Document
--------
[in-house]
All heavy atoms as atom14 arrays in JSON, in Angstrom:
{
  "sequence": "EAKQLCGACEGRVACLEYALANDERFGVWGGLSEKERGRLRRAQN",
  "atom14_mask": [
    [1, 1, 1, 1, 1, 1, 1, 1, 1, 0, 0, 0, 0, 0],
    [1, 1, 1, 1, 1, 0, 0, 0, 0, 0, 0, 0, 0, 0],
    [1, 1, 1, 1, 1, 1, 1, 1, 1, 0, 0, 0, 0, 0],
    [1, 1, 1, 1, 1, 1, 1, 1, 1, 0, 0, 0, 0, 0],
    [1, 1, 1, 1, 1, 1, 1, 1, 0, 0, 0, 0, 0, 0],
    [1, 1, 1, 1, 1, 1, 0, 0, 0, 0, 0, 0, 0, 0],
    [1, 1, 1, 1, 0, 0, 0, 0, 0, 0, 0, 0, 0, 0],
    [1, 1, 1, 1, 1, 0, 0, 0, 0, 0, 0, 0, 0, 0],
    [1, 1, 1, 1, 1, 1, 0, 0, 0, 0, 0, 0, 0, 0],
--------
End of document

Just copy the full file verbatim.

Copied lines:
[in-house]
All heavy atoms as atom14 arrays in JSON, in Angstrom:
{
  "sequence": "EAKQLCGACEGRVACLEYALANDERFGVWGGLSEKERGRLRRAQN",
  "atom14_mask": [
    [1, 1, 1, 1, 1, 1, 1, 1, 1, 0, 0, 0, 0, 0],
    [1, 1, 1, 1, 1, 0, 0, 0, 0, 0, 0, 0, 0, 0],
    [1, 1, 1, 1, 1, 1, 1, 1, 1, 0, 0, 0, 0, 0],
    [1, 1, 1, 1, 1, 1, 1, 1, 1, 0, 0, 0, 0, 0],
    [1, 1, 1, 1, 1, 1, 1, 1, 0, 0, 0, 0, 0, 0],
    [1, 1, 1, 1, 1, 1, 0, 0, 0, 0, 0, 0, 0, 0],
    [1, 1, 1, 1, 0, 0, 0, 0, 0, 0, 0, 0, 0, 0],
    [1, 1, 1, 1, 1, 0, 0, 0, 0, 0, 0, 0, 0, 0],
    [1, 1, 1, 1, 1, 1, 0, 0, 0, 0, 0, 0, 0, 0],